NORMAN: It’s been so interesting. There have been challenges and bumps along the way, not only because I am a woman, but because I am a woman of color. So, you have the two things going on, which play out differently in different environments, depending on what the setting is. So, there’s, there’s been some bumps.

DEFENDER: Would you care to elaborate?

NORMAN: This isn’t one that I come up against a lot, so I’m fortunate, but it has been a question of women’s place in ministry. So, the question sounds like “You’re a pastor?” And then it’s “You’re THE pastor, like THE pastor?” “Yes.” And then people will do things kind of, I would say, subconsciously. For example, we had a community member who passed during these last two years, and because we meet in kind of unconventional spaces like The Flat (1701 Commonwealth St., 77006) or right now we’re gathering at XO Studios (3407 Montrose Blvd, Suite B2, 77006), there’s an agreement that has to be made when someone passes because we need a way to honor them. So, I met with a head pastor of a local church in order to come together for the funeral arrangements. And as I’m leaving, he’s like, “Before you leave, you need to meet these women. They’re over the women’s and children’s ministry. And these are the people that you need to keep in contact with,” which is fine. But also, it was saying a lot about my place. So, it’s those little, subtle things. When my grandmother passed a few years ago, she’s not here locally. So, I had to travel back to Las Vegas and I had received the blessing from her church to eulogize her and be a part of the service. When I arrived to the church the day of her funeral, they told me where the ministers were sitting. So, I went to take my seat. But then when the other ministers came in, who were all men, it was like, “This space is for leadership.” And I was like, “Yes. I’m aware of that and I’m sitting where I’m supposed to be sitting.” So, it’s things like that.

Pastor Tia Norman. Photo by Arnea Williams + Delicia E. Photography.

DEFENDER: On a much lighter note, hobbies, escape, me-time activities; what do you do?

NORMAN: Oh my goodness. I love this question because I need some hobbies. Now, I mentioned Peloton. I love that and I would consider it a hobby. I love spending time in nature. But I’m so fortunate in that the things that were hobbies for me in between my transition between corporate America and ministry, this is what happened. I said, “Okay, I have enough savings in my bank account that I know I would be okay for like a month.” So, I said, “For 40 days, I’m only going to do work that I love. What is going to get me out of bed in the morning? What’s going to set my heart on fire? What am I going to be excited about?” So, for 40 days I sewed, which was a hobby, and it turned into a business, which is kind of dormant now because I’m focused completely on spirituality and things of that nature. So, the ways that the ends kept getting met were through my hobbies. I’m a big advocate for financial freedom and financial literacy. So, I would visit with people one-on-one about moving towards financial freedom. Then Awakenings hired me part-time to hold a weekly discussion and meditation. So those three things together kept me going. And now I don’t have any more hobbies because they all turned into something that was sustaining me. So, hey, I’m open to suggestions.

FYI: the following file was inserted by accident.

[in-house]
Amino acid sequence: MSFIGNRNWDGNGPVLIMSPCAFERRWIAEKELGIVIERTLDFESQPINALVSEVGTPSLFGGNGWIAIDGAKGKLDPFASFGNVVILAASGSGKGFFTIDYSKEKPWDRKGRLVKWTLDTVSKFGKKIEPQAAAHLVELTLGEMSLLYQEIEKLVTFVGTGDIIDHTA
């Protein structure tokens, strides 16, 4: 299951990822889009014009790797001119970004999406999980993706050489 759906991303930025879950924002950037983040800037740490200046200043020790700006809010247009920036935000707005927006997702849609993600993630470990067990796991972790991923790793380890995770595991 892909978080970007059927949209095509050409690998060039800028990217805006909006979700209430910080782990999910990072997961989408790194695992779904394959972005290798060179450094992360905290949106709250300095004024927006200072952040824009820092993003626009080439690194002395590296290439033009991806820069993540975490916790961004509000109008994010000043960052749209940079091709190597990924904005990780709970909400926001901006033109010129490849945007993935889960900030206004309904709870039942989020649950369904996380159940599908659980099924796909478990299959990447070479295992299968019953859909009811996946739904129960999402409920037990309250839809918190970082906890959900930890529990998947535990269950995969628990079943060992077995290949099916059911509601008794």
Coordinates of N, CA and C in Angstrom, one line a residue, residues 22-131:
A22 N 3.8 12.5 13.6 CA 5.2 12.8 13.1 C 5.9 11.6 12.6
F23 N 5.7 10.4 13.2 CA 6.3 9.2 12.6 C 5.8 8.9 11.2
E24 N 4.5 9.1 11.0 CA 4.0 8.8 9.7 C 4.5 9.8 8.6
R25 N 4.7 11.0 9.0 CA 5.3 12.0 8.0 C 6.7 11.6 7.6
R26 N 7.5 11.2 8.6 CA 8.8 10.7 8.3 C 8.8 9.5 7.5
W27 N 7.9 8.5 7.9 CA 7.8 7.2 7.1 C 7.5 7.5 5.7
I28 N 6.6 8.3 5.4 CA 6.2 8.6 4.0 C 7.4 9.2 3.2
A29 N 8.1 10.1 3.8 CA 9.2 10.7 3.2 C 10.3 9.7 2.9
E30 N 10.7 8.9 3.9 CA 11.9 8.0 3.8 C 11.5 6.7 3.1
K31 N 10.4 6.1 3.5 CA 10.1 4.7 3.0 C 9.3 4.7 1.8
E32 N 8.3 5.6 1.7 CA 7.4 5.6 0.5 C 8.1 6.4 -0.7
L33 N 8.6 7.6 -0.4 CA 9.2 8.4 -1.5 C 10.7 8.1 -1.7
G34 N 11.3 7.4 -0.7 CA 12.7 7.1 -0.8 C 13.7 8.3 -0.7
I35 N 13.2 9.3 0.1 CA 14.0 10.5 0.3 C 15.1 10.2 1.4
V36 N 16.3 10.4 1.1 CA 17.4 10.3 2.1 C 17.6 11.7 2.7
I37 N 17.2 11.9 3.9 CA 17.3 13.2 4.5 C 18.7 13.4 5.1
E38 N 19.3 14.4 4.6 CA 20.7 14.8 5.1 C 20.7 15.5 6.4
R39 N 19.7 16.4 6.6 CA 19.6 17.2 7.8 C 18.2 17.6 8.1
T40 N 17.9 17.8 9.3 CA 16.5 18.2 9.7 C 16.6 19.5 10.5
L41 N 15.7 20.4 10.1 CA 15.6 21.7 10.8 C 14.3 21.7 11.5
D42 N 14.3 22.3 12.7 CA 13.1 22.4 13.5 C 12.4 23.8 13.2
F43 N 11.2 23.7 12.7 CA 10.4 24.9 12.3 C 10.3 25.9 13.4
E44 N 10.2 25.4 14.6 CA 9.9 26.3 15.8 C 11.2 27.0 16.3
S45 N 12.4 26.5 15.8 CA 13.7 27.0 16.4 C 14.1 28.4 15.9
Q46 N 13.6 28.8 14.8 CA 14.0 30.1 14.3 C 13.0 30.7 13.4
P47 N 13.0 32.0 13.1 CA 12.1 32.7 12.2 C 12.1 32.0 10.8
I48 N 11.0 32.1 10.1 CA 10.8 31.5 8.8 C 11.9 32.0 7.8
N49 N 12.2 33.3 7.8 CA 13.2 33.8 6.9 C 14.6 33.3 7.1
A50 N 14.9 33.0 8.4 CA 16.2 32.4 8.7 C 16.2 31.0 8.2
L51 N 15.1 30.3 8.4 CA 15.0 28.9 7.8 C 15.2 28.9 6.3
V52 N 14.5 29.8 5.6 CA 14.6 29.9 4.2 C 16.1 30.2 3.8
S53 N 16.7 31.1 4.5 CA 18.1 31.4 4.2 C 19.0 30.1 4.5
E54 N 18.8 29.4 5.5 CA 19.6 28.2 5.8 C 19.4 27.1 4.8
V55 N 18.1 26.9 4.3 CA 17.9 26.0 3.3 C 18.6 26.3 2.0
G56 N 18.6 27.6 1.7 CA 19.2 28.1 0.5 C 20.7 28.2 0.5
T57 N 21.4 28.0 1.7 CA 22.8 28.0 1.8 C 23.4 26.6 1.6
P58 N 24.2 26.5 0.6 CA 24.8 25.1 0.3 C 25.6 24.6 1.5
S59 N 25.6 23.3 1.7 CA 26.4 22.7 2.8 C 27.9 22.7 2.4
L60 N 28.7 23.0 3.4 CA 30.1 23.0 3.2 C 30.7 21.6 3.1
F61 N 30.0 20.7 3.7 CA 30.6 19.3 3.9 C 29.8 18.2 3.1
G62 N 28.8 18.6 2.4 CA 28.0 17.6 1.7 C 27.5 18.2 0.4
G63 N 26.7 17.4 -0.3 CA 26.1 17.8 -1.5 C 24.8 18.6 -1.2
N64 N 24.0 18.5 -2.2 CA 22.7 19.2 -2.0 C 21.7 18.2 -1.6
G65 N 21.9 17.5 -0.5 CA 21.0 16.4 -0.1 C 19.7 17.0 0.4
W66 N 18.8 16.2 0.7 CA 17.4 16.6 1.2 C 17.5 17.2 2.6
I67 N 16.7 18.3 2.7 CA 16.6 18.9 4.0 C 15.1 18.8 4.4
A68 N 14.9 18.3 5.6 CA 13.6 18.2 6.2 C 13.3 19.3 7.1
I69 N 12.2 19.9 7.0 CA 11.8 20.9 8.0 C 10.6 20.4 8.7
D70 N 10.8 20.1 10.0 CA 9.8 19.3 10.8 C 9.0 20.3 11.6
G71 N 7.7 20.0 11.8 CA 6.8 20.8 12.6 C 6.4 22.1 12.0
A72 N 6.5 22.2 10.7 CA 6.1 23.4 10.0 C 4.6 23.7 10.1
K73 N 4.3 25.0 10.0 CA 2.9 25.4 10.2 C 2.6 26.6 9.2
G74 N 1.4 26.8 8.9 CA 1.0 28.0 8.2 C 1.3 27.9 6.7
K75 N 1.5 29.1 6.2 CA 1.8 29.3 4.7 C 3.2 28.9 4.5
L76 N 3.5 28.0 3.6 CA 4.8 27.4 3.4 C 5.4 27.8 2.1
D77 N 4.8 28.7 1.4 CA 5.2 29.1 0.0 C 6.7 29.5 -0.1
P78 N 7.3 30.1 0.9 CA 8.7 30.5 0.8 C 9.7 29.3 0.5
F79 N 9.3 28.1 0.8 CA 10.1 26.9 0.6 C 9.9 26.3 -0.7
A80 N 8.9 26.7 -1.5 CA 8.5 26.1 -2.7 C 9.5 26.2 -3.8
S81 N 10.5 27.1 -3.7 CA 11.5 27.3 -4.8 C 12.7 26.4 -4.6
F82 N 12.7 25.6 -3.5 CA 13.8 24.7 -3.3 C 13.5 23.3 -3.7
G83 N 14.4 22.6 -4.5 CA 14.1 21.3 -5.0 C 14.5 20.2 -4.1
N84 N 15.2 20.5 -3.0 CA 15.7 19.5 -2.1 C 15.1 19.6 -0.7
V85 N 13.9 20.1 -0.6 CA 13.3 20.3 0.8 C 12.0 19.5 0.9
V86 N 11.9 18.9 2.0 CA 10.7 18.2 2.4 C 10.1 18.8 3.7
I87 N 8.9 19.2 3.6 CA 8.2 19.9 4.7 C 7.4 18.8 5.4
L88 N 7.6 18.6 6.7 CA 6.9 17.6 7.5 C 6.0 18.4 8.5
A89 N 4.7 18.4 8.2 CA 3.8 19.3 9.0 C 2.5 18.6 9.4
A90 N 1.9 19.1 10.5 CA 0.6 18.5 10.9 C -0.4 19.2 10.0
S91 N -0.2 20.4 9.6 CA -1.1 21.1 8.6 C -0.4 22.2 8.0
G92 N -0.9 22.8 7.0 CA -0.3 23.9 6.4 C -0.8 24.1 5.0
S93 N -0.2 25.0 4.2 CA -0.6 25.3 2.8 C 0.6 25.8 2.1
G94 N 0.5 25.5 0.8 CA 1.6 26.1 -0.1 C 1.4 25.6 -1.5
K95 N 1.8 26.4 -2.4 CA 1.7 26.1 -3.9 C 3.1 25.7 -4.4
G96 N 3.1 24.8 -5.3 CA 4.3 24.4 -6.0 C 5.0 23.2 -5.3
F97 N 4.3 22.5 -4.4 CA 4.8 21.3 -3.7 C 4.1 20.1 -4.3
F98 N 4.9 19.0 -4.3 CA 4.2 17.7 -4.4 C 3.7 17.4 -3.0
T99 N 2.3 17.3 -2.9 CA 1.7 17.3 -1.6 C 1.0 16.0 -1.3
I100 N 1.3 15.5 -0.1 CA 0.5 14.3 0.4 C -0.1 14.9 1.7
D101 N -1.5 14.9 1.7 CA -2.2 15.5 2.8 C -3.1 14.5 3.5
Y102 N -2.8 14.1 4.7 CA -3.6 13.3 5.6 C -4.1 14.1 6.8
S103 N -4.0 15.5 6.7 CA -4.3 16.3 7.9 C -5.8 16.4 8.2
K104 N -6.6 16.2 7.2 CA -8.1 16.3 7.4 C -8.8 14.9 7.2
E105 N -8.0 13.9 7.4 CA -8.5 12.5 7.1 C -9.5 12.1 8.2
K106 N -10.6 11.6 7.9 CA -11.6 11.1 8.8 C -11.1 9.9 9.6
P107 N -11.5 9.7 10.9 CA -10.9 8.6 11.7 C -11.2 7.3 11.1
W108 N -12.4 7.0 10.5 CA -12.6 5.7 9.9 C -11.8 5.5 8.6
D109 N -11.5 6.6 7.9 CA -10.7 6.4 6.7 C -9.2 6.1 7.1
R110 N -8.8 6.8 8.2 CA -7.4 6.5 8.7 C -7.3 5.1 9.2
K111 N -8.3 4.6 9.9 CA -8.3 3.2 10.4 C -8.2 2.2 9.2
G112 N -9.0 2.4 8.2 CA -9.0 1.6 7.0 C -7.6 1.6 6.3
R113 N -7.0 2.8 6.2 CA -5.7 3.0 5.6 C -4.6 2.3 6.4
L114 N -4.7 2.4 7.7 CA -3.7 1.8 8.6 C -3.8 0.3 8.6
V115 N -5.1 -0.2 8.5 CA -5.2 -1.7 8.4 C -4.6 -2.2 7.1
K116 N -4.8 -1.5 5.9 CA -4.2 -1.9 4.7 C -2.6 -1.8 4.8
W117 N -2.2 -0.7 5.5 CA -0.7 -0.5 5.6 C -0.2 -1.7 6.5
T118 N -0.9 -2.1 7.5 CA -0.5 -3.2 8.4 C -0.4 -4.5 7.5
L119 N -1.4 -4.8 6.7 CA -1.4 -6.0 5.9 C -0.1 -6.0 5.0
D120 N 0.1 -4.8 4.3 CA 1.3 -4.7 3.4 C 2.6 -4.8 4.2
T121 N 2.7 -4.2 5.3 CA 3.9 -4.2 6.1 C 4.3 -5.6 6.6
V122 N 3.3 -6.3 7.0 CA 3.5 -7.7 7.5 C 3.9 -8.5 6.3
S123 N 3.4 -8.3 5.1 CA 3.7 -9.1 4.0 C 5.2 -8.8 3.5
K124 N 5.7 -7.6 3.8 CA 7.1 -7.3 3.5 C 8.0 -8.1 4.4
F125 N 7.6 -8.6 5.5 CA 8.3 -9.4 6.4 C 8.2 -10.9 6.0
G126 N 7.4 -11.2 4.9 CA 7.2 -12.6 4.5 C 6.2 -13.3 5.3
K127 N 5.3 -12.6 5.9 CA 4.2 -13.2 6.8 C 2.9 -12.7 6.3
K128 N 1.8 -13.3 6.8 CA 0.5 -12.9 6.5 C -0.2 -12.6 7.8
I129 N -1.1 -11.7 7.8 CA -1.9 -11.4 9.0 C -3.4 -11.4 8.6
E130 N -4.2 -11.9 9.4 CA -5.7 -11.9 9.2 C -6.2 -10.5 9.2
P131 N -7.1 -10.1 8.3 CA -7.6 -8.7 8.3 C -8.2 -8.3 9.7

DEFENDER: Do you have a mantra or, words to live by?

Pastor Tia Norman. Photo by Arnea Williams + Delicia E. Photography.

NORMAN: Yes. So, part of my yoga training is inclusive of yoga nidra. And in yoga nidra, you choose a sankalpa, which is another word of saying an intention. So, I guess you could think of that as a mantra. So, the one that I use is “I am here.” It has a lot to do with presence.

ABOUT PASTOR TIA NORMAN

Education: Texas Tech University

What She’s Reading Now: “A stack of books with Mystical Theology by William Johnston on top”

Favorite Author: Rob Bell

Favorite Music Genres: Hip-Hop and R&B

Favorite Movies: Heart and Souls and Lucky Number Slevin